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I sincerely hope that you have not started another
ridiculous thread about how impossible those darned
SMEs are to work with.
I have two comments:
(1) First, it doesn't do any good to immediately get
your back up and be indigant about the programmer's
"arrogance". Why not give him the benefit of the doubt
and assume that he simply doesn't understand what is
obvious or not to your users.
Remember, that's your job - figuring out who the users
are, what they need to do, and what they need to know
to do it. So explain to the programmer why <xyz> isn't
obvious to a particular user group and explain
(patiently) how important it is that these users
understand it to use the product effectively.
(2) Maybe what you're planning to document is obvious.
I've seen lots of technical writers spend lots of time
to document things that their users already know. I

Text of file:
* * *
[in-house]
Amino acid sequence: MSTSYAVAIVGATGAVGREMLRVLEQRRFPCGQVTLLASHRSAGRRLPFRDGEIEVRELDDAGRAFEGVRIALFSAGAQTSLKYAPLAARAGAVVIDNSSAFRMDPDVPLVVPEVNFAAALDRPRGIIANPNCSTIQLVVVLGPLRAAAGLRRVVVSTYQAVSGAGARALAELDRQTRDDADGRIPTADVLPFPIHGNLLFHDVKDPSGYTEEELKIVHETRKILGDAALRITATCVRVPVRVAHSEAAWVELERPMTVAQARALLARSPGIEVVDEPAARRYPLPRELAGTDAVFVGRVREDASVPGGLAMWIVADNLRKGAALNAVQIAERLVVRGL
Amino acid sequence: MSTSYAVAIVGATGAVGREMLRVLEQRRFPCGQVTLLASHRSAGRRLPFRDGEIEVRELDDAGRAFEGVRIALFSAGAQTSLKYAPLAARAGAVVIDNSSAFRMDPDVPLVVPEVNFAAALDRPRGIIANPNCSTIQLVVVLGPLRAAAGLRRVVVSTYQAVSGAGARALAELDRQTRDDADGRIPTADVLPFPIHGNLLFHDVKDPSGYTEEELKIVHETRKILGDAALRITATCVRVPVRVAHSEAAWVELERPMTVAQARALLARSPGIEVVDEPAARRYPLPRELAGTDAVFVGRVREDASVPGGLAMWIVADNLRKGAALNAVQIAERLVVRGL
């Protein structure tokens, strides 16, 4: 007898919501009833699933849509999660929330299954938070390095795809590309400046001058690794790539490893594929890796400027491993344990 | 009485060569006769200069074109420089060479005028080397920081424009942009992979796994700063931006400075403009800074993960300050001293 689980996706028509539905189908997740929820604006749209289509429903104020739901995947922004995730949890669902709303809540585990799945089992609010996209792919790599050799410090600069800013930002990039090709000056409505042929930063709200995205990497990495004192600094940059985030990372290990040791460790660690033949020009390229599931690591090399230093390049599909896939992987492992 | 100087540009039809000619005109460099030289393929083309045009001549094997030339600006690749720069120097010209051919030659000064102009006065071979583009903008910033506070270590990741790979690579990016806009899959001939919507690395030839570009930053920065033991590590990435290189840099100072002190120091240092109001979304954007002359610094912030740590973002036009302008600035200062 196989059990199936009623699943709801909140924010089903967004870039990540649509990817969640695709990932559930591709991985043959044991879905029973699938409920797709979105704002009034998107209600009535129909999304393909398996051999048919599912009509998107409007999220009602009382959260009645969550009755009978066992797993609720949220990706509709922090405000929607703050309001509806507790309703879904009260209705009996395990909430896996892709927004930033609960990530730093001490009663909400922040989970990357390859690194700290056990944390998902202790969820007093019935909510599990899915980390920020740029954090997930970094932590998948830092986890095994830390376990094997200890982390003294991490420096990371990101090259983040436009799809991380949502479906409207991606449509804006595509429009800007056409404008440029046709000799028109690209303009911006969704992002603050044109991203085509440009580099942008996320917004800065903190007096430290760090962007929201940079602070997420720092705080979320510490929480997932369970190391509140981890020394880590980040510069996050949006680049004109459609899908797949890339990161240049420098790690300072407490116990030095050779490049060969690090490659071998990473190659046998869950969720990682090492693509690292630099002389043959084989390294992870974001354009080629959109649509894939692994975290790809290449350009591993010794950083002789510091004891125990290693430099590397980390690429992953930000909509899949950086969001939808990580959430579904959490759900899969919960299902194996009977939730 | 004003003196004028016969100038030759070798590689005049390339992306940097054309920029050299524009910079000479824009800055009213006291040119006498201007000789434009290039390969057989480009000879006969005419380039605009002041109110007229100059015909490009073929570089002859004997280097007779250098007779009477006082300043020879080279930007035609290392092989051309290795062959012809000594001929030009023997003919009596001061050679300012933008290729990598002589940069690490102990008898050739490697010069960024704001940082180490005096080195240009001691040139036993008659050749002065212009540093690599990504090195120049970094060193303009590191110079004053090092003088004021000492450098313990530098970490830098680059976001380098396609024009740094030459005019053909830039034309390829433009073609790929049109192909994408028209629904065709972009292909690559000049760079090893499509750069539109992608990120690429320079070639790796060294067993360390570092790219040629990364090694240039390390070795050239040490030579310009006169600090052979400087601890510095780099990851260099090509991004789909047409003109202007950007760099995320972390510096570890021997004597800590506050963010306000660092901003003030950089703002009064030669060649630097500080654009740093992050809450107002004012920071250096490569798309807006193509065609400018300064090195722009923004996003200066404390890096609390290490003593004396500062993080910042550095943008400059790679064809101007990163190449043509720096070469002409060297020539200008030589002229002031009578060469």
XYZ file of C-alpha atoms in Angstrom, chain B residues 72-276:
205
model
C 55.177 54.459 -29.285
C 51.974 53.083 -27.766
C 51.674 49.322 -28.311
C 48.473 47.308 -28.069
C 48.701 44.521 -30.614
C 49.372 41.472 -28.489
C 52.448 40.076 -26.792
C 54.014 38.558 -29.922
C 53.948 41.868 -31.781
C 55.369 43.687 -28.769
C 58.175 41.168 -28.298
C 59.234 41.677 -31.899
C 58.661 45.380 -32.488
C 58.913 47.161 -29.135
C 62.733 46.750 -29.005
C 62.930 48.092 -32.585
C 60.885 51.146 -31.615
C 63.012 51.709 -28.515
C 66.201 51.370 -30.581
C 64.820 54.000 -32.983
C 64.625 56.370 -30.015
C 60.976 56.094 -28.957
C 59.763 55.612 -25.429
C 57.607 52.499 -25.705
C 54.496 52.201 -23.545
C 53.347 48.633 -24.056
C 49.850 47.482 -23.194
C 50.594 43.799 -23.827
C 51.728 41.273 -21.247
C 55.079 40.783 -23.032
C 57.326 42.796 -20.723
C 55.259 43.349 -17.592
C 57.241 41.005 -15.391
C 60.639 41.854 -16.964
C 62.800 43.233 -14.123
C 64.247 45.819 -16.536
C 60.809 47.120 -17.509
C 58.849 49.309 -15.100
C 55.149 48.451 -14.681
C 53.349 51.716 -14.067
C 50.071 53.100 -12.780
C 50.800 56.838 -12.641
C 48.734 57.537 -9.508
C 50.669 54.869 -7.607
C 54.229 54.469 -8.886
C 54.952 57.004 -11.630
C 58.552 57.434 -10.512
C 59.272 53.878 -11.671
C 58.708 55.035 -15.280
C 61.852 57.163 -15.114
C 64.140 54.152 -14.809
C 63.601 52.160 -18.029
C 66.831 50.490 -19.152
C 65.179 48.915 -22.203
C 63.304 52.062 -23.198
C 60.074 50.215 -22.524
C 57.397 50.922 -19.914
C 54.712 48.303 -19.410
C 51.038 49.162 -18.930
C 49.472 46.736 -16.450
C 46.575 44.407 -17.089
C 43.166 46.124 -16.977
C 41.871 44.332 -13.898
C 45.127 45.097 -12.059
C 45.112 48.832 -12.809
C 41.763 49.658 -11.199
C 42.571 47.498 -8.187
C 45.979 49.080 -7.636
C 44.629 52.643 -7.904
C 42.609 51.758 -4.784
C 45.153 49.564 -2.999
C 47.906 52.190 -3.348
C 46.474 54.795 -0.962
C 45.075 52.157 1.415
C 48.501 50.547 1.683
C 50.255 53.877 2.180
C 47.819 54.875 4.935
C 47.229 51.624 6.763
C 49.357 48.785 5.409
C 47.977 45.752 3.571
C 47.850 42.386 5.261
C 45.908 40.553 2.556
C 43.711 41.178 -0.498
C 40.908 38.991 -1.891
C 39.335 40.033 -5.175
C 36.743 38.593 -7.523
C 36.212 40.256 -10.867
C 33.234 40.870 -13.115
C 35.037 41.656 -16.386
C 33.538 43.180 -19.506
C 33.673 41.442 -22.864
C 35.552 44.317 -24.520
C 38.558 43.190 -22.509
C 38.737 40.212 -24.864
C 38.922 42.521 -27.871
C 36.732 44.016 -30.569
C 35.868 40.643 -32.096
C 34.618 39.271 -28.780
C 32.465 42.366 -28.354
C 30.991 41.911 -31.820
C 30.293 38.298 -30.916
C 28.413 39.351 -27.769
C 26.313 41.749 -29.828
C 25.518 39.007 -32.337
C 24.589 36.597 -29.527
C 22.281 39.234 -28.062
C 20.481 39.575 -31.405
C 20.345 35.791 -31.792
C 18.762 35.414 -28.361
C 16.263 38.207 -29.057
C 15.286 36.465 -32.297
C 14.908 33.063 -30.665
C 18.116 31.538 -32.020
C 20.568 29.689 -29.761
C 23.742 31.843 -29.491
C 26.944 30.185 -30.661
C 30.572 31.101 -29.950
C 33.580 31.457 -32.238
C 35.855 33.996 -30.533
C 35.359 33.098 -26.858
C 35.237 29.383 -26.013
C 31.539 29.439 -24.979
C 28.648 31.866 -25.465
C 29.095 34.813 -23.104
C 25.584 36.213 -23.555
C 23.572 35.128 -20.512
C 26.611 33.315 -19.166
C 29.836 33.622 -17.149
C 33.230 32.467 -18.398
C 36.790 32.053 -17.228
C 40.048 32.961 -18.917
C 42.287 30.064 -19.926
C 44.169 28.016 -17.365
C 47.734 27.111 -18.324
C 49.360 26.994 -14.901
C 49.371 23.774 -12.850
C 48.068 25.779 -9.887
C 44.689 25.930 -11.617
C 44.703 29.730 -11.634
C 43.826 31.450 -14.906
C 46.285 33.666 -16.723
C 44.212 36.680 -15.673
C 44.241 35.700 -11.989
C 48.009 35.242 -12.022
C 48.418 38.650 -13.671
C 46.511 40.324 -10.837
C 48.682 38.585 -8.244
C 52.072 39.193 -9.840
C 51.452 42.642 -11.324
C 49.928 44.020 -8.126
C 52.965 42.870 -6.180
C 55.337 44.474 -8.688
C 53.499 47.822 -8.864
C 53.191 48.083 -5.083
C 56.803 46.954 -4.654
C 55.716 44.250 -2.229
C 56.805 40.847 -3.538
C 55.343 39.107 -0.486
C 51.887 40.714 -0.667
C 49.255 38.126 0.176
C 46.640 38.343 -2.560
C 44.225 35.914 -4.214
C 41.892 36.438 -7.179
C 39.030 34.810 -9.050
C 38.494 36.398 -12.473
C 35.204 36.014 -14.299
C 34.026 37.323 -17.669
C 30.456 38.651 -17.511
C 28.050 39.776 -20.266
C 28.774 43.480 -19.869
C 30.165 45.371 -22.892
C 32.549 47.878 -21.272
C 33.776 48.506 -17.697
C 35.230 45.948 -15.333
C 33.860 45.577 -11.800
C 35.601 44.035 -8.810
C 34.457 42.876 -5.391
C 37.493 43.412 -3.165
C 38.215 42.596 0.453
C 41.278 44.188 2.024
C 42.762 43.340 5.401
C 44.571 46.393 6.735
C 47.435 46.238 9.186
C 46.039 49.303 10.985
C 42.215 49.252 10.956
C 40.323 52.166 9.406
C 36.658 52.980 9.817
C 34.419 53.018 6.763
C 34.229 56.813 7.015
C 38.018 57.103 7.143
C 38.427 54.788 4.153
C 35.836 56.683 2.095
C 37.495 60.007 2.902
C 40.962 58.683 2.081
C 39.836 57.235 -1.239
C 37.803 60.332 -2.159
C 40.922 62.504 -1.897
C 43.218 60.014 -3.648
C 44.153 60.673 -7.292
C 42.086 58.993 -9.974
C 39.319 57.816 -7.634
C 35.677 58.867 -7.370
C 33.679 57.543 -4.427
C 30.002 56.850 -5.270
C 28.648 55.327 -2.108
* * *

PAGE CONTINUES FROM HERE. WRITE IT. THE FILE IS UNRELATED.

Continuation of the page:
know when I started writing system administration
guides for UNIX-based software, it took me a while to
figure out what these sysadmins already knew and what
they need to learn from my documentation. Just a
Bottom line: technical writers are supposed to be
effective communicators. So try communicating with
your programmers. You should be able to explain quite
clearly why your documentation is important to
particular users, and why you need his help to produce
Manager, Customer Documentation
Bridgewater Systems Corporation
--- Mike <techmail_mike -at- yahoo -dot- com> wrote:
> I recently had trouble setting a time to discuss a
> software program with one of the programmers on my
> team. After refusing to work with my flexible
> times, he said, "I don't see why we need to document
> what is obvious already."
> Has anyone else on this list ever run into someone
> that arrogant?
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